Time to get smart about smart meters
Smart meters are new energy meters designed to help reduce our household energy consumption and cut our bills by enabling us to monitor, in real time, exactly how much gas and electricity we're using.
The government plans to have them installed in all UK homes, businesses and public sector premises by 2019, but concerns have been raised over how the project will be funded and how much of the installation costs will be passed on to consumers.
So let's take a look at exactly what smart meters are and how they work, why we need them, the potential impact on our energy usage and - most importantly - how much they will cost to install versus how much they will save you.
What is so smart about smart meters?
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Unlike the current crop of mechanical and digital meters, smart meters are designed to do much more than measure how much gas or electricity a household consumes each quarter.
They are fitted with a touch-screen display that gives real-time information on the amount of energy you are using at any given time of the day, week or year. They also send readings directly to your energy suppliers so there is no longer a need for estimated bills.
In an attempt to cut down on the amount of energy we are wasting, smart meters also display the amount of energy certain devices are using and how much this is costing you. For instance, you can see exactly how much money you are throwing away by leaving your phone charger permanently plugged in, overfilling the kettle or leaving your heating on while you are out.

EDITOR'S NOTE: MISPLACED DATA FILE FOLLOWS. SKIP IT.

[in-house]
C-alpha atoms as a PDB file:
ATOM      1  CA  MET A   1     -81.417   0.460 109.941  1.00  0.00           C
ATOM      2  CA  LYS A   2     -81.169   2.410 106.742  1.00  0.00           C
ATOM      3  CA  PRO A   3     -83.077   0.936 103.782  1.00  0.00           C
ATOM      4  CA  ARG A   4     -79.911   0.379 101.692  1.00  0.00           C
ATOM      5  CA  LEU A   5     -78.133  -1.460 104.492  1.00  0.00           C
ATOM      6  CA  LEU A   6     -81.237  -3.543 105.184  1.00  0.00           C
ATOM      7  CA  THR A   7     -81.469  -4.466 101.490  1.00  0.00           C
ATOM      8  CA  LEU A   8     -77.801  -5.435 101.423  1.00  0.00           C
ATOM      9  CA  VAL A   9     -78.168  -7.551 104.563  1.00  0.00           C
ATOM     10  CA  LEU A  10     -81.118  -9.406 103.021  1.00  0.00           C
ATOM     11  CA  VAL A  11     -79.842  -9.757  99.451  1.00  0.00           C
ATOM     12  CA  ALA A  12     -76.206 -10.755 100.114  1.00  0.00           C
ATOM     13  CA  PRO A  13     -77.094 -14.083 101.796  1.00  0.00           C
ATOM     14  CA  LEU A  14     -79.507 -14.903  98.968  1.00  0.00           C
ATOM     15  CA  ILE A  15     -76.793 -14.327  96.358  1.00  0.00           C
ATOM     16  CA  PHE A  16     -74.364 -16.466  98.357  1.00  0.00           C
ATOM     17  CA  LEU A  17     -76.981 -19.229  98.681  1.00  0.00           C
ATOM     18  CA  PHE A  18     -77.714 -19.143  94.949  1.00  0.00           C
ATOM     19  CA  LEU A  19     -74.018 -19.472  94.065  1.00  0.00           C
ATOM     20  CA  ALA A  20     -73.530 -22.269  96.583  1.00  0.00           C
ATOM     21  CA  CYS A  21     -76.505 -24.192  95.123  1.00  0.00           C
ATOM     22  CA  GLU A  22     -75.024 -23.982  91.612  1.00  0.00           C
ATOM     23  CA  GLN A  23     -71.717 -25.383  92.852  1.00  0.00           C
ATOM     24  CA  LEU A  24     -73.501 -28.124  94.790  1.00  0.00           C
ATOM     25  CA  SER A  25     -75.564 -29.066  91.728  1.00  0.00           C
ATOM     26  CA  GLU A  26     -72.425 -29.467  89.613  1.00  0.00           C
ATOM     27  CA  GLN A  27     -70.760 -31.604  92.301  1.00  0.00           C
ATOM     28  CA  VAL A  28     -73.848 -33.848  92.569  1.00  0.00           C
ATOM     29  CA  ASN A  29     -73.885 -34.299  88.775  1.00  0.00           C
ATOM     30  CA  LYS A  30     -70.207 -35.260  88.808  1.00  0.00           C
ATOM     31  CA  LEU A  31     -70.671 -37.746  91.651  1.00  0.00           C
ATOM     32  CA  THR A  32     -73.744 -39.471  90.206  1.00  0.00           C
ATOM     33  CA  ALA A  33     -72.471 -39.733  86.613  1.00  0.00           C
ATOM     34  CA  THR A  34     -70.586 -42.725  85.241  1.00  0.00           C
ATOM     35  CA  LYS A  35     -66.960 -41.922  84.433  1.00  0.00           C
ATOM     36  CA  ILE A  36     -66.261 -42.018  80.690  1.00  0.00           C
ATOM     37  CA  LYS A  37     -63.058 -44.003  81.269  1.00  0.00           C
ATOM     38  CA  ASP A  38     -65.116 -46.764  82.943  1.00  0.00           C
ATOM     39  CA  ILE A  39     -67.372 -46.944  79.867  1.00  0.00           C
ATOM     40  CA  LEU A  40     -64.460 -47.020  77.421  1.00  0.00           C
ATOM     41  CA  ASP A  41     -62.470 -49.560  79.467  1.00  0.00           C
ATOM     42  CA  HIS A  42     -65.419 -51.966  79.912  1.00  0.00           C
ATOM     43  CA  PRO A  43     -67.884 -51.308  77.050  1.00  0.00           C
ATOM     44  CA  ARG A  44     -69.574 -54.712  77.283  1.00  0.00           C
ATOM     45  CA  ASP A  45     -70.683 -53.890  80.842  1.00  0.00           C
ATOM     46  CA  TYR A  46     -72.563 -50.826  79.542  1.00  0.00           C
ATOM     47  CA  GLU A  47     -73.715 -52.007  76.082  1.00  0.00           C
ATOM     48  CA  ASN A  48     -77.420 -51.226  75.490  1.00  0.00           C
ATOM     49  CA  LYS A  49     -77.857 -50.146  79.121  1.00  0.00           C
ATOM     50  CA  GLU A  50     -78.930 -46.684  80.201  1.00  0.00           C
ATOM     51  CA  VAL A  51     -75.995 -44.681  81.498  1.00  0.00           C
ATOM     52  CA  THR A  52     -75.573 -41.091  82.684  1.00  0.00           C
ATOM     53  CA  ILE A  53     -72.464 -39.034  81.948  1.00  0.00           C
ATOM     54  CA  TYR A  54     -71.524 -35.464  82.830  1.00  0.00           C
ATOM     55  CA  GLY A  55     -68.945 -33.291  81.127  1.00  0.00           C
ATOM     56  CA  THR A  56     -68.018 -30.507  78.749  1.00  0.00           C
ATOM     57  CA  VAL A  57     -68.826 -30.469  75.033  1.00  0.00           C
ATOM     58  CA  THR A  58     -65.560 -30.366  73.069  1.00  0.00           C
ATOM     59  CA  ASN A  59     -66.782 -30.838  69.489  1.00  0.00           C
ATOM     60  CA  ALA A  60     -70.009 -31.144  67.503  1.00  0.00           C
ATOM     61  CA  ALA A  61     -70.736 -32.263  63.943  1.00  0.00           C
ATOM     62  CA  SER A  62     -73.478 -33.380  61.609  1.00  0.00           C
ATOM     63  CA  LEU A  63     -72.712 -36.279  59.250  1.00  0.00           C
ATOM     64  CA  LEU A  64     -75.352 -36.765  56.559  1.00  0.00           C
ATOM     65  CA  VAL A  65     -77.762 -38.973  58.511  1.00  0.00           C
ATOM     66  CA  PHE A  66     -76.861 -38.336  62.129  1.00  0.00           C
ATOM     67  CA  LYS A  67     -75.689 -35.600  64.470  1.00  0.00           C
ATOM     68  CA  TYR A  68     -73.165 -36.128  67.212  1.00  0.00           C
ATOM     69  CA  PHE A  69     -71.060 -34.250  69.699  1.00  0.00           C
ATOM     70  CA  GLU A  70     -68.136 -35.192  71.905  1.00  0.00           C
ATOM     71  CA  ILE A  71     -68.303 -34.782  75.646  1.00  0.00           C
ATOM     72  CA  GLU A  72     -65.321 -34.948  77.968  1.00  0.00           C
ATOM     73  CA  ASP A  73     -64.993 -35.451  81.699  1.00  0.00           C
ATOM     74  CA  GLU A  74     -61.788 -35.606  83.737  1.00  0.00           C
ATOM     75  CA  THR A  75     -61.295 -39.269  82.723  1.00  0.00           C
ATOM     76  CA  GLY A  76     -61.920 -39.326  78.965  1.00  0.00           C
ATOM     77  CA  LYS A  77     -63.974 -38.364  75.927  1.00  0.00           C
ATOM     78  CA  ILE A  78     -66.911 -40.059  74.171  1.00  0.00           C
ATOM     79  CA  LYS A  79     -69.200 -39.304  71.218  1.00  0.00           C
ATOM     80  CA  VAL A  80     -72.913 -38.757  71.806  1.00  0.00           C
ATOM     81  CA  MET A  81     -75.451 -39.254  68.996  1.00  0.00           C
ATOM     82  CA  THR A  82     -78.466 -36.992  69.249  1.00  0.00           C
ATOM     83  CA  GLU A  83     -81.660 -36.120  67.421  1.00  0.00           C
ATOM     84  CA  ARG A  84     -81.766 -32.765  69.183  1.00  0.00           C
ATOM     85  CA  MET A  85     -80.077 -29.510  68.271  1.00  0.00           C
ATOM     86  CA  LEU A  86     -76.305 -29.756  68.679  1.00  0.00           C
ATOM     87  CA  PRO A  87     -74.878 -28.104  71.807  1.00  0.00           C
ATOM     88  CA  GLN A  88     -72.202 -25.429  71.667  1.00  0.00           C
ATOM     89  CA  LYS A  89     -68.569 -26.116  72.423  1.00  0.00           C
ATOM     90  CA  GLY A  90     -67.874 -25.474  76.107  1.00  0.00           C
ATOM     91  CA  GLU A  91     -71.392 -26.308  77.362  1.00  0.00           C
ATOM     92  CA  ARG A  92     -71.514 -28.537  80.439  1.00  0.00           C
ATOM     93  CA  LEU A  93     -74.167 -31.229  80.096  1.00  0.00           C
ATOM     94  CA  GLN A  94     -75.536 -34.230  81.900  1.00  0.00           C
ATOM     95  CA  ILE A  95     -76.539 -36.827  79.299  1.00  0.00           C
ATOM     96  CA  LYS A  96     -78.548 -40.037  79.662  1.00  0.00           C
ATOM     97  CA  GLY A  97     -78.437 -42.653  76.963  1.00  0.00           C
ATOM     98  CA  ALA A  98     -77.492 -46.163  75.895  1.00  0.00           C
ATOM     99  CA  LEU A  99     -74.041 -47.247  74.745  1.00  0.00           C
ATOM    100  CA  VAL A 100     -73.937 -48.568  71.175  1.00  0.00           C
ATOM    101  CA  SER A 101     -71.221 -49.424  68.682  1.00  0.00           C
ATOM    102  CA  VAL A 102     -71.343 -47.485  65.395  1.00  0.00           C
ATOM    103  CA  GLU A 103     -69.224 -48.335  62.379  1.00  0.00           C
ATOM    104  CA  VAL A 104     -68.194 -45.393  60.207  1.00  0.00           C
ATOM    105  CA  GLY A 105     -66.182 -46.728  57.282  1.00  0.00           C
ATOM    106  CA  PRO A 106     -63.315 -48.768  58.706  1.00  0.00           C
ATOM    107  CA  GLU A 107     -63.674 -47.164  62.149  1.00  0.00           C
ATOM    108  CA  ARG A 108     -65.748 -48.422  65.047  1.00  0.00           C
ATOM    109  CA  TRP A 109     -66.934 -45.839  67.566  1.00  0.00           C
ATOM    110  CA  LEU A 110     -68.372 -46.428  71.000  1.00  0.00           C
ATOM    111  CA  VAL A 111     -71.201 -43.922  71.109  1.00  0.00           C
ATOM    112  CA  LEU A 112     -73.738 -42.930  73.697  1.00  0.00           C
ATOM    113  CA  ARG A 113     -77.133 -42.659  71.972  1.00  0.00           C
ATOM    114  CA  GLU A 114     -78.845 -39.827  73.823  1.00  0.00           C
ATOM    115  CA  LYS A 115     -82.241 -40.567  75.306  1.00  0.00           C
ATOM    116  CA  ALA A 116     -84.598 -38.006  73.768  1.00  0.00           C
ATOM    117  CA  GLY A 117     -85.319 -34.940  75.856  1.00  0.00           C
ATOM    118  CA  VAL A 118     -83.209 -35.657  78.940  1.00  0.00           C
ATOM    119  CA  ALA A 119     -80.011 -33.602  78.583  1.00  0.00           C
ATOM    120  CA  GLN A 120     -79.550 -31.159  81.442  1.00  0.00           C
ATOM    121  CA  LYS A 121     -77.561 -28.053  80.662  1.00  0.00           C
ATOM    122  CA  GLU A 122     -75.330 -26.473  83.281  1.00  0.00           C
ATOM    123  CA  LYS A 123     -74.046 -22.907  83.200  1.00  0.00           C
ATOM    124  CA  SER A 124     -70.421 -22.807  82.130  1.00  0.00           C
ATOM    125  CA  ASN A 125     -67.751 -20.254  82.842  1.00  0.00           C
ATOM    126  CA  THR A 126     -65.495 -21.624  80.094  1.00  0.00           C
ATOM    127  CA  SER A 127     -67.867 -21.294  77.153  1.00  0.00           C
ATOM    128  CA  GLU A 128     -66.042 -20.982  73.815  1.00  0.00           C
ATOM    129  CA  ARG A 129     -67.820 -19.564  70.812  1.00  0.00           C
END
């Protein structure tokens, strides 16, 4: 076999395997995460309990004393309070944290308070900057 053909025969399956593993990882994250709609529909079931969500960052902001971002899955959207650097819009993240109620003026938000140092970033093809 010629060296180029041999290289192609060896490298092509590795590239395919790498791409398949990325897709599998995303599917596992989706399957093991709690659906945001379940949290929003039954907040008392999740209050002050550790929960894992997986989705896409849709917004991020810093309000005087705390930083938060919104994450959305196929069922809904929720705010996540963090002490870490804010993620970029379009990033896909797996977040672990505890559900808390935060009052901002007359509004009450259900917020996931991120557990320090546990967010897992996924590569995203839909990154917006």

Finding out exactly how much energy we are wasting, and how much this is costing us, can be a real eye-opener, and it is hoped that by giving us access to real-time data we will be able to identify areas where we can cut down our consumption and save money.
And smart meters have also been future-proofed as they can be remotely updated with software upgrades and so, as technology evolves, there will be no need to have the meters removed and new ones installed.
Why do we need smart meters?
The mass roll out of smart meters, which is scheduled to go live between 2014 and 2019, is part of the government's strategy to transform Britain into a low carbon 'green' economy.
In raising awareness of our energy consumption it is hoped that we will be more responsible with our use of gas and electricity which will help to maintain an affordable and sustainable energy supply.
Smart meters are also seen as a way of offering more affordable energy as you will only be billed on exactly what you are using. Energy suppliers should also be able to cut overheads as there will no longer be a need for anyone to read your meter.
So will smart meters save customers money?
The actual smart meters themselves will not cut your usage or your bill but it is hoped that enabling consumers to see the costs of energy usage in real time will encourage us to use energy more efficiently, which will lead to a reduction in both consumption and costs.
Smart meters will be available to both prepay and credit meter customers and there will be no installation or set up fees.
The cost of the meter and its maintenance will be covered by our energy bill, in the same way that we pay for existing meters.
However, this is causing concern among consumer groups who fear that the estimated £11.1billion cost of rolling-out the meters to around 30million UK homes and businesses will be passed directly on to customers.
Also, because there is no government input into the funding of the roll out - the entire £11.1billion cost will be met by the energy companies alone - there is a worry that providers have effectively been given free rein to make more money out of already financially stretched consumers.
This fear has been compounded by the fact that the estimated cost of the roll out has risen by £2billion in the last three years.
So while, on the face of it, the use of smart meters should make us more energy aware, energy efficient and, in turn, save us money, we will have to wait and see what costs the energy companies impose upon us to fund the mass roll out.